• 12/5 - 3:30 pm: St. John's @ Duke
  • 12/5 - 5:30 pm: Wake Forest @ Gonzaga
  • 12/5 - 9:00 pm: Washington State @ Kansas State
  • 12/5 - 11:00 pm: Iowa State @ Cal
  • 12/6 - 1:00 pm: South Carolina @ Clemson
  • 12/6 - 5:30 pm: Kansas @ UCLA
  • 12/6 - 7:30 pm: Villanova @ Maryland


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Sunday's Pregame

There is a lot of really good basketball to be played today, so if your football team played Thursday, or you happen to hail from Kansas City, you are in luck. Besides, everyone knows the only good game this week is Monday Night.

Here's your Sunday hoops line-up.

Old Spice Classic

  • 10:00 am: Creighton vs. Iona: Iona has looked very good through two games, giving both Florida State and Baylor all they could handle. Creighton is a different team, however. Still athletic, the Bluejays get much more out of the guys on their perimeter, even employing a trapping full-court press. Given how well Iona has played in the interior in their first two OSC games, don't be surprised if the Gaels pull out a win so long as they protect the ball.
  • 12:30 pm: Baylor vs. Xavier: Xavier had a rough showing in their first game, specifically Jordan Crawford, who finished the opener against Marquette just 4-20 from field. But in game two, Crawford looked like the guy that dunked on LeBron, going for 22 points on 8-12 from the floor and 4-5 from deep. If he shows up again, X has the bigs the match-up with Baylor on the interior and should pull out the win. If you haven't had a chance to see Epke Udoh of Baylor play yet, tune in. He has a chance to be special.
  • 5:00 pm: Michigan vs. Alabama: In the third place game, the Crimson Tide are going to have to figure out a way to slow down Manny Harris, who is averaging 21 ppg, 8.5 rpg, and 7.5 apg in the tournament. Bama has some bigs and some athletes, but do they have enough shooting to beat the Wolverines zone?
  • 7:30 pm: Marquette vs. Florida State: Marquette once again is a team that is based on spreading the floor offensively, taking advantage of the mismatches created by Lazar Hayward and Jimmy Butler. But the Seminoles are as big as any team that Marquette has faced this season. Granted, guys like Solomon Alabi and Chris Singleton are far from dominating offensive post presences, that length could cause some problems. Will FSU have to go small against Marquette, or will the Noles be able to utilize their mismatches inside? That will decide the game.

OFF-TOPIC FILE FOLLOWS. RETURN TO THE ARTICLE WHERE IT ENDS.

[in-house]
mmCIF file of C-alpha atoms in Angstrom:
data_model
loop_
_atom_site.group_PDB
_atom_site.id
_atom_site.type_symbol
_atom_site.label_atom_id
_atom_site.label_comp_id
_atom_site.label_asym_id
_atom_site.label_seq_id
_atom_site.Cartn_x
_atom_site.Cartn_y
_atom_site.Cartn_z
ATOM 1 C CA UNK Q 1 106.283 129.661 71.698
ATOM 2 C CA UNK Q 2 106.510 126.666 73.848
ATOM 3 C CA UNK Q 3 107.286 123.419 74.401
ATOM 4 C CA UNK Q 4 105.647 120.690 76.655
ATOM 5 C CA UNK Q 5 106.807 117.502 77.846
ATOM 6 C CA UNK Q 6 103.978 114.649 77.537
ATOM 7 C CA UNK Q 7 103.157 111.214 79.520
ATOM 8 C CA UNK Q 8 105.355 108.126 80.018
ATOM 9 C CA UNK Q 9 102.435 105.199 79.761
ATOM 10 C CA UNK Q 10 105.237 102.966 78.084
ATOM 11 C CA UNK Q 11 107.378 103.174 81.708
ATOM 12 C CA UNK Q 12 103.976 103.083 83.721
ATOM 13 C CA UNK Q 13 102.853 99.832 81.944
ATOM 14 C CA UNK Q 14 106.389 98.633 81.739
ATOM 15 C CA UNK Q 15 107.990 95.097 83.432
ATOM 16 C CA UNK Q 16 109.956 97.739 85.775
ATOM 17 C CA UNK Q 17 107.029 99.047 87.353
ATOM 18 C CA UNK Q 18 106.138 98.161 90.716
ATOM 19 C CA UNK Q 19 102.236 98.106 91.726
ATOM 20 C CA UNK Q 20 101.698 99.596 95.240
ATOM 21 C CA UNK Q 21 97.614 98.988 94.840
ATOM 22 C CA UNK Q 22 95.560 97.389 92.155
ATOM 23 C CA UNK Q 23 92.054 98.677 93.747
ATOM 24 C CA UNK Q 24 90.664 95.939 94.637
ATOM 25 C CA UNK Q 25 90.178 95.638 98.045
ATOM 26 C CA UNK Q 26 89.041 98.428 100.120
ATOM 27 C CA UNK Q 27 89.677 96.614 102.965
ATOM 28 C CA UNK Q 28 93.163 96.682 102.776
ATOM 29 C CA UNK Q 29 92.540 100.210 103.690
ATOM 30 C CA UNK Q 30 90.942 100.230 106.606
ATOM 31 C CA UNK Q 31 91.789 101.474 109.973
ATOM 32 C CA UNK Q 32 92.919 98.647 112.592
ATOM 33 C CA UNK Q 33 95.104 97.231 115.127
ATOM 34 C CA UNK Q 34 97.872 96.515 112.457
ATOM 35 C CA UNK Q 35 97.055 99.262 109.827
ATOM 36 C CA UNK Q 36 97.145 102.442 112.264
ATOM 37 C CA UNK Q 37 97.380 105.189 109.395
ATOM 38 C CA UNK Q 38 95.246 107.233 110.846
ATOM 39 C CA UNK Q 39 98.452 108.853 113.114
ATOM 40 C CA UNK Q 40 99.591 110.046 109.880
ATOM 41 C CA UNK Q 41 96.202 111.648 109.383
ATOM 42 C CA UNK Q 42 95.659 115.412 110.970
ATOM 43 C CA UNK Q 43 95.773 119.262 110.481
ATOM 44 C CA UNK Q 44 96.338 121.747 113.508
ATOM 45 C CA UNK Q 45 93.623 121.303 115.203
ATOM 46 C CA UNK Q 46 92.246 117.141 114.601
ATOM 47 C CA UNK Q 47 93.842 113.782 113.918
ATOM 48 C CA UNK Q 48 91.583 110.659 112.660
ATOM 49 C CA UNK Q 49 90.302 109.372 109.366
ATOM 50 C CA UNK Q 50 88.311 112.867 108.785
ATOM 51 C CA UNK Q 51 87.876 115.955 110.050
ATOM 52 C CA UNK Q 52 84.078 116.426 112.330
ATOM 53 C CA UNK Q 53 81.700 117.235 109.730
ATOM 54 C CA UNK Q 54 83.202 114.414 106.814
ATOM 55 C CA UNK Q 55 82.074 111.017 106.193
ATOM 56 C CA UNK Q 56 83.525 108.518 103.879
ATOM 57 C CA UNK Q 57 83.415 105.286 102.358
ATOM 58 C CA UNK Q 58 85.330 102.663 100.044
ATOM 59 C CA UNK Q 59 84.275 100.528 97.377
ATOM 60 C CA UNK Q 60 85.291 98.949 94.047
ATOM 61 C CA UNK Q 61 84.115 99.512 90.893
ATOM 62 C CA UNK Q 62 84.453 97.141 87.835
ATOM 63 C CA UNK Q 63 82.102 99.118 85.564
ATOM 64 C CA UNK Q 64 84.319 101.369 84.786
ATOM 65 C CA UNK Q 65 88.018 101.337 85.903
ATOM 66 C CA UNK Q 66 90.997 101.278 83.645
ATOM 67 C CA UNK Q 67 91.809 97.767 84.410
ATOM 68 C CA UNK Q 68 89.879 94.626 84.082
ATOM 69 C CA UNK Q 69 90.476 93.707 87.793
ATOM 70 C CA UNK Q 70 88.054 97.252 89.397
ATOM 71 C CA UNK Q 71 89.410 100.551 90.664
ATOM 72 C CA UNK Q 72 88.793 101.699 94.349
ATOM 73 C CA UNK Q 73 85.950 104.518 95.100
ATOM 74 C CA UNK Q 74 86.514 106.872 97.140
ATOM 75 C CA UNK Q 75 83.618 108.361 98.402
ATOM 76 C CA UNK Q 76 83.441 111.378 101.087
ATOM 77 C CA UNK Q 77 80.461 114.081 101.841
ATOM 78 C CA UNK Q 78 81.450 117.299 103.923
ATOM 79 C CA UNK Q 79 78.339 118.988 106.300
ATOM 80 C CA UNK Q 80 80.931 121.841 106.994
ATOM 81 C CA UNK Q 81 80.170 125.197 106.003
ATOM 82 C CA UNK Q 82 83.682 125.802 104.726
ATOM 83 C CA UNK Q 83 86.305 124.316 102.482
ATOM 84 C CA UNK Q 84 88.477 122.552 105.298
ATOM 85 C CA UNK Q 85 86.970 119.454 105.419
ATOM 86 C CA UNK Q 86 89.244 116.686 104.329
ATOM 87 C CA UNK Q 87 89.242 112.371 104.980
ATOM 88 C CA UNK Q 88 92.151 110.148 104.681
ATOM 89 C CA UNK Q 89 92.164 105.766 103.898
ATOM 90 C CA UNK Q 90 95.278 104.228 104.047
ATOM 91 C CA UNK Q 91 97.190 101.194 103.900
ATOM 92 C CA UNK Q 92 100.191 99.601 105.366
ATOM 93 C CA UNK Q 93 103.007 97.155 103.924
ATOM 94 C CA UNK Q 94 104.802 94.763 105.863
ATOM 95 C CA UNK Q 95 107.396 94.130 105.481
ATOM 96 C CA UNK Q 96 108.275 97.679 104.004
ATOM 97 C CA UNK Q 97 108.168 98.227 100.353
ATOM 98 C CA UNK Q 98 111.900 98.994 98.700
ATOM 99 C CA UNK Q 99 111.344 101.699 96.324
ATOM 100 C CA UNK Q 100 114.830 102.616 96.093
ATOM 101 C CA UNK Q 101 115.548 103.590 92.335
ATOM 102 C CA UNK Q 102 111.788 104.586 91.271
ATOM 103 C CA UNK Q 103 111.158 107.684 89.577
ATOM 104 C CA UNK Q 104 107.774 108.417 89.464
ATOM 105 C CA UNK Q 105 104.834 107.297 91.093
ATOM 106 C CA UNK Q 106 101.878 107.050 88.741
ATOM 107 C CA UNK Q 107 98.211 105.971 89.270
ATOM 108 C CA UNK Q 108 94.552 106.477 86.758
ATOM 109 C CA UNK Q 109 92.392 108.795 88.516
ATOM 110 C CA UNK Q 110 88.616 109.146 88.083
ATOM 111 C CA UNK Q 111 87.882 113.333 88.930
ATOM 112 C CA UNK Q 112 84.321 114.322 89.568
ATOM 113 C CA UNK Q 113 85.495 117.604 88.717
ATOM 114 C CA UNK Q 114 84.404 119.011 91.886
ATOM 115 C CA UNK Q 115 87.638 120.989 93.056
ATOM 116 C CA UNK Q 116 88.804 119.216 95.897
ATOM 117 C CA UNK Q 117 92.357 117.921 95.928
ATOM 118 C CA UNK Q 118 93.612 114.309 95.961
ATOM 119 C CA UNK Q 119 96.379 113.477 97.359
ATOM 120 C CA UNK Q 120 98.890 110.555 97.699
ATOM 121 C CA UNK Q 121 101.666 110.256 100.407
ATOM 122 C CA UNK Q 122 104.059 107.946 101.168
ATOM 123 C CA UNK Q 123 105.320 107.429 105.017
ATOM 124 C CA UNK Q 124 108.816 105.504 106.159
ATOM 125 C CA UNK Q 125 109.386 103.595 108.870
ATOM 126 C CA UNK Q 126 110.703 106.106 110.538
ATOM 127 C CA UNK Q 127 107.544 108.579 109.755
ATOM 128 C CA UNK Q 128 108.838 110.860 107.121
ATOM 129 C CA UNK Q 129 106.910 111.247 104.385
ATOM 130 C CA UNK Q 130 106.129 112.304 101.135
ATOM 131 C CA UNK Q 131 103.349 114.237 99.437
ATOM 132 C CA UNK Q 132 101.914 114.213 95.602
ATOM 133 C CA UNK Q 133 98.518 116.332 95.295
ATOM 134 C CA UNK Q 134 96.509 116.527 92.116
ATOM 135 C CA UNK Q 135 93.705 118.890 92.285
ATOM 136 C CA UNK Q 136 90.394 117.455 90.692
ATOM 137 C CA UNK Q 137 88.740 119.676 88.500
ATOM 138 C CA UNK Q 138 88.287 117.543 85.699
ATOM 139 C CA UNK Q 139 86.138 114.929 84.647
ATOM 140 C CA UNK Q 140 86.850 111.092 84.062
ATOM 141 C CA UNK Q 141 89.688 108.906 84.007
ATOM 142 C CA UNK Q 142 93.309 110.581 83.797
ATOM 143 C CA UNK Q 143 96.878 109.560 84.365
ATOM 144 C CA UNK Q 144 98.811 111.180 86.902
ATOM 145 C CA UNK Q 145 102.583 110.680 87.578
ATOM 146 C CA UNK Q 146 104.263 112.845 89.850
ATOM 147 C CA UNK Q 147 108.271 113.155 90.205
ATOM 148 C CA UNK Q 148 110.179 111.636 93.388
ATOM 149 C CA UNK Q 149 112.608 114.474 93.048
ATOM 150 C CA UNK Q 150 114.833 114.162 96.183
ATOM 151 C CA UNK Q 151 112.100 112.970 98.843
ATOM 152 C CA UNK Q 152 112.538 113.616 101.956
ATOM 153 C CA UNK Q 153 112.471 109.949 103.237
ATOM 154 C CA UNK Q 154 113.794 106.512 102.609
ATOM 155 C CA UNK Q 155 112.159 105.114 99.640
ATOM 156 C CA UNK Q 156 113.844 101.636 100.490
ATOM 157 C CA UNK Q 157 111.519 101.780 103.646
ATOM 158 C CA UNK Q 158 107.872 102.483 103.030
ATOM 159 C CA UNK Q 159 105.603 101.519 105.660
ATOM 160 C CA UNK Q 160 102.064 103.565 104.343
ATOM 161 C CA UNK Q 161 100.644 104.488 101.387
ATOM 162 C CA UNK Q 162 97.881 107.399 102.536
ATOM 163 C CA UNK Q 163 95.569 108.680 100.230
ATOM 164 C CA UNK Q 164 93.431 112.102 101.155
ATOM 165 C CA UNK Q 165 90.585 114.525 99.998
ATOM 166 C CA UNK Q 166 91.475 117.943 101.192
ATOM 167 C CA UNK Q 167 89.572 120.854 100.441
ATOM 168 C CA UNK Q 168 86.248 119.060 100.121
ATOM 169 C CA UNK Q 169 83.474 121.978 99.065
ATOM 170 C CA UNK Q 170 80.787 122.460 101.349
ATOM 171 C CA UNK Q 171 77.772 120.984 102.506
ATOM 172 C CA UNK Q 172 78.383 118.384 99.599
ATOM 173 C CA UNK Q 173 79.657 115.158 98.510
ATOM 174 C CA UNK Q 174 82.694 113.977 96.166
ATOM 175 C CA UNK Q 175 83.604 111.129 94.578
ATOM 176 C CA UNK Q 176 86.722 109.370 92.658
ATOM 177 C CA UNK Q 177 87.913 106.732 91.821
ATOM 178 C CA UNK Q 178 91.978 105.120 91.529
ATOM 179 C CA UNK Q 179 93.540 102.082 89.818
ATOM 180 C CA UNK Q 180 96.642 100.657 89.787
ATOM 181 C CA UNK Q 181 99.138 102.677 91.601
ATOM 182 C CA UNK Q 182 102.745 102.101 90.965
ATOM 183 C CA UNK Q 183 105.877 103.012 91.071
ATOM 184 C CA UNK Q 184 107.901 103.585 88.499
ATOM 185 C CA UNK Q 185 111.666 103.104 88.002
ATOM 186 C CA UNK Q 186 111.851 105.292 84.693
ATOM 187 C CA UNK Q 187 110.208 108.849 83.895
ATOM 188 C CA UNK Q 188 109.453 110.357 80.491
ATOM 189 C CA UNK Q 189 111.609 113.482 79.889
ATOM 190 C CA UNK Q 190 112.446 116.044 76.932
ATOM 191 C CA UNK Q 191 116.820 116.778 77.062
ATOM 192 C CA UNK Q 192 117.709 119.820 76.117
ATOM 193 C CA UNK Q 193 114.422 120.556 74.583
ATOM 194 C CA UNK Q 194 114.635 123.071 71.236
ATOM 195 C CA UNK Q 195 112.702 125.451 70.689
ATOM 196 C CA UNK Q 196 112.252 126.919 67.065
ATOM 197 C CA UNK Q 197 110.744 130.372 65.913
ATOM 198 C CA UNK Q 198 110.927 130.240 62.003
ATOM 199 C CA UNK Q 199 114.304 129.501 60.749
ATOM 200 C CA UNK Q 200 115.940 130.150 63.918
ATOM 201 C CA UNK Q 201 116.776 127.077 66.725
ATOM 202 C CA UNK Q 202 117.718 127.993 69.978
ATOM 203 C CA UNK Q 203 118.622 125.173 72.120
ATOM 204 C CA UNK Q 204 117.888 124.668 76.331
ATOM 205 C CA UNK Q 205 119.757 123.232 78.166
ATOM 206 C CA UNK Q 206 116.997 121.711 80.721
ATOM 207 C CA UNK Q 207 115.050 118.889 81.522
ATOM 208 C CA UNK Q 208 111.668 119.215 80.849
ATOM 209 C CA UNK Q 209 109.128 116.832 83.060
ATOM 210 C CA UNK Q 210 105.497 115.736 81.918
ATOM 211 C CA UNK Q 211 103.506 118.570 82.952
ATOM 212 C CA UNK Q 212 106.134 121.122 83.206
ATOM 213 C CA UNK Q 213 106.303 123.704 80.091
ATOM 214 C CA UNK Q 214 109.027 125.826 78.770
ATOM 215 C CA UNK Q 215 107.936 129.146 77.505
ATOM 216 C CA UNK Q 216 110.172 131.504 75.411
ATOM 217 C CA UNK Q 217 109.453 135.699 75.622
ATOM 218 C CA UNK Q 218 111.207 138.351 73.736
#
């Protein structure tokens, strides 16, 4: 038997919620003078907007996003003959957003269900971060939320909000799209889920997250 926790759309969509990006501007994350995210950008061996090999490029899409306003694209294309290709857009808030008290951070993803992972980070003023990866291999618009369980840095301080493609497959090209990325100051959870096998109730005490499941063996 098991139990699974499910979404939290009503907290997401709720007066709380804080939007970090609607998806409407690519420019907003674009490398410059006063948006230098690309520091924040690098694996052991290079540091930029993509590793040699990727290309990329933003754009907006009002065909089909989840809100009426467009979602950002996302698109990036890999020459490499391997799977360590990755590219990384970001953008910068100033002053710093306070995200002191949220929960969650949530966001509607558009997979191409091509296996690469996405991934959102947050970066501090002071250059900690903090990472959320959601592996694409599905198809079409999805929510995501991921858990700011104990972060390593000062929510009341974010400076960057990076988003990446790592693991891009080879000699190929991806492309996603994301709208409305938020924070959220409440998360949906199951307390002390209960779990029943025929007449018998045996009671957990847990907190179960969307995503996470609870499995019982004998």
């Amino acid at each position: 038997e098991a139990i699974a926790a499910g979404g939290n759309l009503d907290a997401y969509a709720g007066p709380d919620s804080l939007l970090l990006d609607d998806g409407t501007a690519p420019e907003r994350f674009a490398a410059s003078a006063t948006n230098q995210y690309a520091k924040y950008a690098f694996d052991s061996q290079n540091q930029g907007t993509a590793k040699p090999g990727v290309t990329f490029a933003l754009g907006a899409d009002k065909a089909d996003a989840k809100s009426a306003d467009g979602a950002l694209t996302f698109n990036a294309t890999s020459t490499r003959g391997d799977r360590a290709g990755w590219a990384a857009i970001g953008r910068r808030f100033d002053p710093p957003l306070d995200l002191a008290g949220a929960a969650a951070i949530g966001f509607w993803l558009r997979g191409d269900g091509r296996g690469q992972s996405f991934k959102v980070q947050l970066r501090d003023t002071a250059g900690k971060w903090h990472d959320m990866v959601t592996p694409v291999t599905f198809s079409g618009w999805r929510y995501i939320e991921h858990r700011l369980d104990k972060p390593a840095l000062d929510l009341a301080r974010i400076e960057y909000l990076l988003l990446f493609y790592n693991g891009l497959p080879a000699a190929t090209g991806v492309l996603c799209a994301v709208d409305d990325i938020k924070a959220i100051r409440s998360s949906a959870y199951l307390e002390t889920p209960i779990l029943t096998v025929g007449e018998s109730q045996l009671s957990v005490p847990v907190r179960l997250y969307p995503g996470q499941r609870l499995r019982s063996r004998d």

76 Classic
  • 2:30 pm: Long Beach State vs. UCLA: The Bruins looked much better against Butler, as they made a big comeback and tied the Bulldogs late. UCLA still has a long way to go, but the biggest issue may actually be effort - are these kids going to play hard for 40 minutes? LBSU gave Clemson a fight on Friday, so UCLA is going to need to be prepared. Going 0-3 in this tourney would be quite an embarrassment for the Bruins.
  • 5:00 pm: Minnesota vs. Texas A&M: There is something to be said for teams that are disciplined and well-coached defensively, and that is the Gophers and the Aggies to a T. A&M was simply out classed against a very good West Virginia team playing wih Devin Ebanks, but the underrated Aggies should have the horses to run with Minnesota. The Gophers were upset by upstart Portland in the second round, and a big reason was their interior play; their bigs just didn't show up. Combine that with cold shooting, and Minnesota just wasn't right offensively. The Gophers are too talented for that to be the norm, and with their defense playing great right now (Portland was over 50% from three on the year before going 8-25 vs Minne), Tubby Smith shouldn't be too worried.
  • 7:30 pm: Butler vs. Clemson: The first of two great games out in Anaheim, the uptempo, pressing Tigers take on the more deliberate Bulldogs. Both of the teams rely on their defensive prowess to be successful, but it is two completely different styles. Clemson plays full court, trying to force tempo and create turnovers. Butler is more comfortable in the half court game. Booker-Howard will be a fun match-up to watch, as will Hayward going against the multitude of athletic wings Clemson has, but this game will be decided by how well Butler defends Clemson from behind the arc. That was the question mark for the Tigers coming into the season, and they have struggled from out there in Anaheim.
  • 10:00 pm: West Virginia vs. Portland: Portland can shoot, West Virginia can defend and rebound. That right there is going to decide this game. Will WVU's size, strength, and athleticism be an issue for Portland on the glass and on the offensive end? Will they be able to create open looks from three? They struggled a bit with it against Minnesota, and WVU is stronger and more athletic than the Gophers.
Other notable games:
  • 2:00 pm: New Orleans @ NC State
  • 2:00 pm: Radford @ Duquesne